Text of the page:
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The Trump administration is slowly moving to put a pro-business stamp on federal labor policy, but shifts at the state level already seem to be making it tougher for unions to organize in many parts of the country.
A total of 28 states have passed right-to-work laws, which ban unions from charging representation and administrative fees to workers who are part of a collective bargaining unit but choose not to join the union. The spread of those restrictions has squeezed labor resources, forcing some organizers to be pickier about which workforces they try to unionize.
Unions filed fewer than one-third as many election petitions in right-to-work states than in the rest of the country in 2016, according to Bloomberg BNA’s analysis of labor voting data. Although their success rate (52 percent) in those elections was slightly higher in right-to-work states, the reduction in overall petitions means fewer workplaces are likely to be unionized in states with forced fee bans on the books.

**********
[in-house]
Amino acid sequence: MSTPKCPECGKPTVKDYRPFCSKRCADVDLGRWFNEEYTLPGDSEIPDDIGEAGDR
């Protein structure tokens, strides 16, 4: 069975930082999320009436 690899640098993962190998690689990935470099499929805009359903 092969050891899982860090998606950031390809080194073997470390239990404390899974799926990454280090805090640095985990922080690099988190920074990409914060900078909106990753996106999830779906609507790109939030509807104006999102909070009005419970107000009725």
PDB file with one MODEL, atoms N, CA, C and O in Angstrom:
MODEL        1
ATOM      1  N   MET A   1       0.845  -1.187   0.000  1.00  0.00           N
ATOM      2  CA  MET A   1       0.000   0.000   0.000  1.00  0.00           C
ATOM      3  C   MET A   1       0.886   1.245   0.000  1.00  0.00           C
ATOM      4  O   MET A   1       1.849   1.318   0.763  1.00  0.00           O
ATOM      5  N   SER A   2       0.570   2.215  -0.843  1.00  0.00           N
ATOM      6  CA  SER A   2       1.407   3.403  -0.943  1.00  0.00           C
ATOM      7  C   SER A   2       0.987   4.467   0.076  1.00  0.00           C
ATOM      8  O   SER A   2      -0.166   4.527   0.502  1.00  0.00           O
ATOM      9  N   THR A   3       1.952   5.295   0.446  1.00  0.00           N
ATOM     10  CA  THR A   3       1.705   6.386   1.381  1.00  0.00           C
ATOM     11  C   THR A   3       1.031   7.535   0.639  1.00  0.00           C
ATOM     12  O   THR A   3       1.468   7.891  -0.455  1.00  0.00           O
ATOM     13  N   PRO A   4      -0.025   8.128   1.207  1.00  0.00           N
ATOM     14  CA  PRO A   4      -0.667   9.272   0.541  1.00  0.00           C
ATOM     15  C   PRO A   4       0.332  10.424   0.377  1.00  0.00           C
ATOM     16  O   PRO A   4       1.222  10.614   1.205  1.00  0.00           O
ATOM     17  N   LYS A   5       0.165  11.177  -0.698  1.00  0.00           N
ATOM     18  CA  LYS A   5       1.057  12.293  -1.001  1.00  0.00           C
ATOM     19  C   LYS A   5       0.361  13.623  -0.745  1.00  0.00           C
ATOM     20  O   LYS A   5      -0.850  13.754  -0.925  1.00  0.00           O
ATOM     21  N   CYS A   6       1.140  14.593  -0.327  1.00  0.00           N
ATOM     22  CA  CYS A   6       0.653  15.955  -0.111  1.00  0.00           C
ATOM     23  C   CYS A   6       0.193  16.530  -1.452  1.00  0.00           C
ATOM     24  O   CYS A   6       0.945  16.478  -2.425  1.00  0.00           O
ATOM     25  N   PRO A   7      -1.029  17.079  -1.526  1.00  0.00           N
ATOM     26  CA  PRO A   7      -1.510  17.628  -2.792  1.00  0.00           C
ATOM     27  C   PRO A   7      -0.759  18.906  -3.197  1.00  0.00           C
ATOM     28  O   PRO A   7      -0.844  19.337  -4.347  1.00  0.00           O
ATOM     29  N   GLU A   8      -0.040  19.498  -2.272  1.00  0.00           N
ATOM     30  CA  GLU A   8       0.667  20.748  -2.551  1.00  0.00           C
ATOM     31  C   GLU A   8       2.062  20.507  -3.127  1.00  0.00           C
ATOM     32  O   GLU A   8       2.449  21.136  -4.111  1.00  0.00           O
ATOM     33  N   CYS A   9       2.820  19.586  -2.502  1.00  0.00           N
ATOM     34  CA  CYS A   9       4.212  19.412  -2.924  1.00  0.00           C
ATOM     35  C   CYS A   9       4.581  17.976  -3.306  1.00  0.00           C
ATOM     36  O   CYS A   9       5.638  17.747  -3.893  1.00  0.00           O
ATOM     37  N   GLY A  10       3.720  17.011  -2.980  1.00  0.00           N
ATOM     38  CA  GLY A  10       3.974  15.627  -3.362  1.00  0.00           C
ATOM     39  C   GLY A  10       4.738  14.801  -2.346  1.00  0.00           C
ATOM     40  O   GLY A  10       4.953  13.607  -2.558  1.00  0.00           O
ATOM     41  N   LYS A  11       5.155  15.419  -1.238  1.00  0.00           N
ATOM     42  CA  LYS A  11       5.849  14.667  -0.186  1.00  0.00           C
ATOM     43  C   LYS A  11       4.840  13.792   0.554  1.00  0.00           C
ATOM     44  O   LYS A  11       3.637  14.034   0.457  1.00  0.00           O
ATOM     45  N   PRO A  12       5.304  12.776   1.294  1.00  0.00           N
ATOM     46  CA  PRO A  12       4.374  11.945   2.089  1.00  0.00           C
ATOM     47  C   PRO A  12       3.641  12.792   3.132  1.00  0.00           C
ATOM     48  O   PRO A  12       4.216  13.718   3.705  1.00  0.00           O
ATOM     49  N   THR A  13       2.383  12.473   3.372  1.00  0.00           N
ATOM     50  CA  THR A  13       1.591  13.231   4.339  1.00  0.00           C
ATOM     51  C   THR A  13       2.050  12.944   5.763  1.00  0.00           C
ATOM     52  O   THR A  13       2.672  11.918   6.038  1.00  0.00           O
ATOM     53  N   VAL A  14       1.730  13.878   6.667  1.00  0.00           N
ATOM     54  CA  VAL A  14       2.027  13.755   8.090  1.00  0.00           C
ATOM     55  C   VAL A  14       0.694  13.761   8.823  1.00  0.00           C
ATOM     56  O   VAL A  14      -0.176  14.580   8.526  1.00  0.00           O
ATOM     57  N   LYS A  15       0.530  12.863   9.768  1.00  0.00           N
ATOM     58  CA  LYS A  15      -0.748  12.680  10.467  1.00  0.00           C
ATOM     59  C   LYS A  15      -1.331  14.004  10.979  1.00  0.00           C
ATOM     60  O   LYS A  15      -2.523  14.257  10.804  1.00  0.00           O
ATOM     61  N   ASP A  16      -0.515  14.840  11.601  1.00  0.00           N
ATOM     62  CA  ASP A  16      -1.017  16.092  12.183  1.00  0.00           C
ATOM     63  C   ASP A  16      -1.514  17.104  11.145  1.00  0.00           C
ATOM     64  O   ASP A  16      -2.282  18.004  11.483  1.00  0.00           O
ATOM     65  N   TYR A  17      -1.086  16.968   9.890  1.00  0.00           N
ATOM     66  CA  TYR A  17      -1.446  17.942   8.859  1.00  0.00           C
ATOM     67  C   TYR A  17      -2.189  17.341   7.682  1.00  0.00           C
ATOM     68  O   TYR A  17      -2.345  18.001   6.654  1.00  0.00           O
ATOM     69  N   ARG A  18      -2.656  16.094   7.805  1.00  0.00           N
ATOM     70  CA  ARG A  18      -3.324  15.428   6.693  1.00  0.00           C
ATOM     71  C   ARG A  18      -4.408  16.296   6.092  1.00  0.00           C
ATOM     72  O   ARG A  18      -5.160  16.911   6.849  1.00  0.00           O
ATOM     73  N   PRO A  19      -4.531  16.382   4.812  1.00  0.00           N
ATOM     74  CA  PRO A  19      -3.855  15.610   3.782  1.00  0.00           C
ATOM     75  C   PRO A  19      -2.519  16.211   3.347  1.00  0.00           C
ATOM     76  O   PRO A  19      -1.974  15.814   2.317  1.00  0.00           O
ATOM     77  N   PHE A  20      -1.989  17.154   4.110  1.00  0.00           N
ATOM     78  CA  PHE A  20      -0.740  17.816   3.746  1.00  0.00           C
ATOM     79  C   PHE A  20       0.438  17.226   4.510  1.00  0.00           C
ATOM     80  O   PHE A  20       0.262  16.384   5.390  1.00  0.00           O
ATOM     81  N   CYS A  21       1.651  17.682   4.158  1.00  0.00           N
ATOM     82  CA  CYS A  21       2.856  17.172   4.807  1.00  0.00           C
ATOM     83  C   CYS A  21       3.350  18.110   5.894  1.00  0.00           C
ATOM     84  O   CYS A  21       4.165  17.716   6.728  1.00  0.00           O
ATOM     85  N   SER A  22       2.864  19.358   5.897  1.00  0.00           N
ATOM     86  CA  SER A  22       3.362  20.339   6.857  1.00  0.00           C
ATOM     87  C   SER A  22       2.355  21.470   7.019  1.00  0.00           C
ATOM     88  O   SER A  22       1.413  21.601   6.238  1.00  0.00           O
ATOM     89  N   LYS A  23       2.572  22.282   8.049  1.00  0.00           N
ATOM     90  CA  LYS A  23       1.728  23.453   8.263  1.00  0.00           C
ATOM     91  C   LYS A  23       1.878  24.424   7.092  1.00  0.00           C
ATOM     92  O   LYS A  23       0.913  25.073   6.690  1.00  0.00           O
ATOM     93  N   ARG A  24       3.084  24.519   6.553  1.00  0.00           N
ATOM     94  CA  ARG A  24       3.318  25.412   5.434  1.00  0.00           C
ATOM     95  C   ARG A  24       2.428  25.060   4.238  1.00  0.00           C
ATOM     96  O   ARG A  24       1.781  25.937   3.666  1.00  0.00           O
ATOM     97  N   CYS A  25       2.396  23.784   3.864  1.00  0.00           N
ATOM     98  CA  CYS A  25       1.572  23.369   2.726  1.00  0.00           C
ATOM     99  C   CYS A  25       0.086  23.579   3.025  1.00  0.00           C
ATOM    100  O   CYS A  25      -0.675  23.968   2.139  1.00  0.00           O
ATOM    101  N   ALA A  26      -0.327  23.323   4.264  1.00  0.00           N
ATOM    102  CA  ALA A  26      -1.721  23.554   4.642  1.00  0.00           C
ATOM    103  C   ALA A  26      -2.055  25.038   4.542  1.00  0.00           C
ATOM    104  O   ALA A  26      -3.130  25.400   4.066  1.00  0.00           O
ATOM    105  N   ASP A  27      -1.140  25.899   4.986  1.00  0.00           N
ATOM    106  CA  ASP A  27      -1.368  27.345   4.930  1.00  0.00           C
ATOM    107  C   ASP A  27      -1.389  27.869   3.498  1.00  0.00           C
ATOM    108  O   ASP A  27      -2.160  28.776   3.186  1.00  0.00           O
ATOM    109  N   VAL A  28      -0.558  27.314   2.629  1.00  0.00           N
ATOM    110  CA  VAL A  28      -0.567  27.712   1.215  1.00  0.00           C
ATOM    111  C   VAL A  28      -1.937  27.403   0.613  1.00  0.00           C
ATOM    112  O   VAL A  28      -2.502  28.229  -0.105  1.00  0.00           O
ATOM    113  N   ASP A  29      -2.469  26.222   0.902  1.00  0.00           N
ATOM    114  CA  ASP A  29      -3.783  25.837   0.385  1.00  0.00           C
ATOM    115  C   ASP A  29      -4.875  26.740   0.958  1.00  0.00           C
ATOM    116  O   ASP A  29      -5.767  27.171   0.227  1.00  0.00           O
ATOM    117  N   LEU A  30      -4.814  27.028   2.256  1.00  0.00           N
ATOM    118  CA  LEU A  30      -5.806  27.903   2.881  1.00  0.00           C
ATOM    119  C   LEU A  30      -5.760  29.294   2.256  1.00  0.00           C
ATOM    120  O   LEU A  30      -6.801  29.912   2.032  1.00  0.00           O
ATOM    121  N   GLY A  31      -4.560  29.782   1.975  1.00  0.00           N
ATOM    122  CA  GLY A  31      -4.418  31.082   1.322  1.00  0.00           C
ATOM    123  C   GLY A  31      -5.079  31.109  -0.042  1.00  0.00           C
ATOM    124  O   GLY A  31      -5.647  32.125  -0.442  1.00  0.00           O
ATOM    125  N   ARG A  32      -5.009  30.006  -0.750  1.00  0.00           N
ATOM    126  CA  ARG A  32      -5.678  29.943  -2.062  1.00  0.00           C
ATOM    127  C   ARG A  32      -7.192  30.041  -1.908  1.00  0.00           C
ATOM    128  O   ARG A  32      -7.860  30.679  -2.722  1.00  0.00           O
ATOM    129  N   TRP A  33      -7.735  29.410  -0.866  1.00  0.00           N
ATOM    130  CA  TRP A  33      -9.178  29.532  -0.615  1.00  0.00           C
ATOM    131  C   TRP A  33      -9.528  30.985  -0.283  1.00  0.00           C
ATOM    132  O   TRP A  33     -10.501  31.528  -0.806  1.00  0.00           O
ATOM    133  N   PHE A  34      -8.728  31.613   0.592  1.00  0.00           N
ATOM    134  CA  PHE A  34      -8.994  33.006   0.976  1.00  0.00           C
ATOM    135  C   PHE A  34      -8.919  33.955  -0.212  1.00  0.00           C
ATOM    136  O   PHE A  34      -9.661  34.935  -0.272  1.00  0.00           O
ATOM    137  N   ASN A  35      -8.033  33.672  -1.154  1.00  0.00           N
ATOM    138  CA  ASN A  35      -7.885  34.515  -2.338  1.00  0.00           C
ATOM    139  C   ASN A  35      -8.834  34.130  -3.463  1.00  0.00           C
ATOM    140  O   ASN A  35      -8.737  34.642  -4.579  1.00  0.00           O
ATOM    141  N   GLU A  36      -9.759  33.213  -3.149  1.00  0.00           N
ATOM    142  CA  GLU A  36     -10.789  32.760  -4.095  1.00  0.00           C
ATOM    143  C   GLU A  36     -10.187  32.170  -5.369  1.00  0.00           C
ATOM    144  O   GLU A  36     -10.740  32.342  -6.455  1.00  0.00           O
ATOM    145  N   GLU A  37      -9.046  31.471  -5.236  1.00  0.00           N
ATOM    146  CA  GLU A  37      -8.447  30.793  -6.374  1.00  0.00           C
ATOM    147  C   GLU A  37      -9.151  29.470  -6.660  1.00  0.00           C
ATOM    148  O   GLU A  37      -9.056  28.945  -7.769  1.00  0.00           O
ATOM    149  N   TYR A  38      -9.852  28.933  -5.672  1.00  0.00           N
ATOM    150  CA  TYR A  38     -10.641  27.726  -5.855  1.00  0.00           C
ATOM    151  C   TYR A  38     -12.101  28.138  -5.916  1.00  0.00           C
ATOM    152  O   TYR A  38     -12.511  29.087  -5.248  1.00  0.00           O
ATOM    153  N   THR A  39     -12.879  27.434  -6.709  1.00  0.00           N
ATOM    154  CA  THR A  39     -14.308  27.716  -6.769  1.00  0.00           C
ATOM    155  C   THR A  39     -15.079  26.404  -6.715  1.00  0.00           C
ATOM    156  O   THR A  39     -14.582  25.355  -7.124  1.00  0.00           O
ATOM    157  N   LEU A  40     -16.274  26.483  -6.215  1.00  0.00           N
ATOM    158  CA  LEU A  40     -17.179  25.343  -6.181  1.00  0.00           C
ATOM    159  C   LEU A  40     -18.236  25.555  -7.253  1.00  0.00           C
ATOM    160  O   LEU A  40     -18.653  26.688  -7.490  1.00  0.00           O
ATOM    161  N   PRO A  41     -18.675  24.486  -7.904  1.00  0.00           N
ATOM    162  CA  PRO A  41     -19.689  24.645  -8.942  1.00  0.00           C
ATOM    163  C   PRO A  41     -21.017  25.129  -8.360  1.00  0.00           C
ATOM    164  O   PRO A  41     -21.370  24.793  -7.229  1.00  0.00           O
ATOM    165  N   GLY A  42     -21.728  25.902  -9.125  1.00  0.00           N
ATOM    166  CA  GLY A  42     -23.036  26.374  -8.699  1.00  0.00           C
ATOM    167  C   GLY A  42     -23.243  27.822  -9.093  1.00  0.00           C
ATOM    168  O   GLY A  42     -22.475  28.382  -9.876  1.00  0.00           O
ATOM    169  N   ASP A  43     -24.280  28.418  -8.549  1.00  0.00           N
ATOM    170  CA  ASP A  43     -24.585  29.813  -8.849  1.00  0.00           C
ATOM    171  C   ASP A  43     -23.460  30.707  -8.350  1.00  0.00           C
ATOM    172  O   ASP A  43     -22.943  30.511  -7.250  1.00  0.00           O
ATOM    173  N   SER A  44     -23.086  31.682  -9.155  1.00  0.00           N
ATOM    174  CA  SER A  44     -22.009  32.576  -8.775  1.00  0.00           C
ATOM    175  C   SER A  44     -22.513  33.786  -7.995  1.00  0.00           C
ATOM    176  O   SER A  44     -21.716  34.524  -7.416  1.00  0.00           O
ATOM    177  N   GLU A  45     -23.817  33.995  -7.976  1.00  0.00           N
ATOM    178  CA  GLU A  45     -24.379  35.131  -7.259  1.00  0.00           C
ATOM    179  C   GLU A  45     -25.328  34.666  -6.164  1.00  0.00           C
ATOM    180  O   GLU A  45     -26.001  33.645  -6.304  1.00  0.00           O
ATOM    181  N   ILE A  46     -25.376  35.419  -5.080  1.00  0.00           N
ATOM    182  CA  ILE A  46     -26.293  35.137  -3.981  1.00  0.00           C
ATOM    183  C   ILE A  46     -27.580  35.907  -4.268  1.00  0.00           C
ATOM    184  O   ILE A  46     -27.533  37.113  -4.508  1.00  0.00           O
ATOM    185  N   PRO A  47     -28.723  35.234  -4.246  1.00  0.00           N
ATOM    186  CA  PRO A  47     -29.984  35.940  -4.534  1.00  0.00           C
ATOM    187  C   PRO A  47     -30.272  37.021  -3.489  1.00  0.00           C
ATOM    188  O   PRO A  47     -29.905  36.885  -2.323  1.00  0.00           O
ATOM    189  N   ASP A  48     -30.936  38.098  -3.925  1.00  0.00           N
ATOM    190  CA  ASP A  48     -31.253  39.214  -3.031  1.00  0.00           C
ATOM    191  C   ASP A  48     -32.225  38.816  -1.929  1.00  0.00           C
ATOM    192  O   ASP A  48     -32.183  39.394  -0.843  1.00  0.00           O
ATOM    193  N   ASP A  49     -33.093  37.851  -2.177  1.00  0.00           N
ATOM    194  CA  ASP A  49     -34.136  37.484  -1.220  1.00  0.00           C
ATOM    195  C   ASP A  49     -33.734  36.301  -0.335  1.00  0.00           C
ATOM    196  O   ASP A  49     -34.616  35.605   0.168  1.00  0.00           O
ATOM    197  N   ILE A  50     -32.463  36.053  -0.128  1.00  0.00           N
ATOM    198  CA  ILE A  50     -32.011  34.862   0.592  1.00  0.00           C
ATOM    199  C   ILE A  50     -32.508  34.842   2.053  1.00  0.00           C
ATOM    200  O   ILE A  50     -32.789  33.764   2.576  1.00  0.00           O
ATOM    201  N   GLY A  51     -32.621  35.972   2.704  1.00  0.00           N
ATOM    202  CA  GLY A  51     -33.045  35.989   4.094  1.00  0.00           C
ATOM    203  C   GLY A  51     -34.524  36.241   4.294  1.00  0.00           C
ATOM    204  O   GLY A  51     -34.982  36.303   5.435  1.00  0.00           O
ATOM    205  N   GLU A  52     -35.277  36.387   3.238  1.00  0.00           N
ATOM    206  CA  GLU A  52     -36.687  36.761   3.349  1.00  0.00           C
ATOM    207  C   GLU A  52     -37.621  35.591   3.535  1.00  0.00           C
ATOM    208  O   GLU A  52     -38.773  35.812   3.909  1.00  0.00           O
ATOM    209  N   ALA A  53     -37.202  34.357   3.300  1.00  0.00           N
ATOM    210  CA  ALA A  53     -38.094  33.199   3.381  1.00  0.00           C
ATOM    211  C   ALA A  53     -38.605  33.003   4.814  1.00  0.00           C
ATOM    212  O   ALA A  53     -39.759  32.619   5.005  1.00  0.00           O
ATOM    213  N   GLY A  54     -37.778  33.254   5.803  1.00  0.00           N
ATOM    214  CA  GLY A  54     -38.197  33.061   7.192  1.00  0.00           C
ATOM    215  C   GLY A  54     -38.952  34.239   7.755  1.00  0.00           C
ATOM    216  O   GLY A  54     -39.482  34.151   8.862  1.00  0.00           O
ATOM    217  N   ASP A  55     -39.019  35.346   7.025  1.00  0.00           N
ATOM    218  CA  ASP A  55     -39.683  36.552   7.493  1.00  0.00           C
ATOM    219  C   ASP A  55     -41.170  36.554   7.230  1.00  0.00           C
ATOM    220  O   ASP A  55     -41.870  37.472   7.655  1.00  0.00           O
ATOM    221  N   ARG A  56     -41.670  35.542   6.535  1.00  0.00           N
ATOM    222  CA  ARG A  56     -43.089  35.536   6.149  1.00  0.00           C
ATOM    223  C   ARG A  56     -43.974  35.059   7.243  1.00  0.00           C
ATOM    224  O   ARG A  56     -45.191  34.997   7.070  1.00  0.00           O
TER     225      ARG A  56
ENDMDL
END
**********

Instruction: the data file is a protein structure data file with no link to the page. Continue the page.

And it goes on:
“Right-to-work disincentivizes unions from going after smaller groups of workers or those where the workforce is divided,” Ben Speight, a Teamsters organizer in Georgia, told Bloomberg BNA. “You end up working at a great expense with unknown outcomes and an unknown number of workers who will actually decide to pay dues.”
Unions have to get the support of at least 30 percent of a potential bargaining unit to force a representation election. A majority of workers then must vote in favor of organizing for the union to be certified as the workers’ exclusive collective bargaining agent. Employers voluntarily recognize unions in some cases where worker support is overwhelming.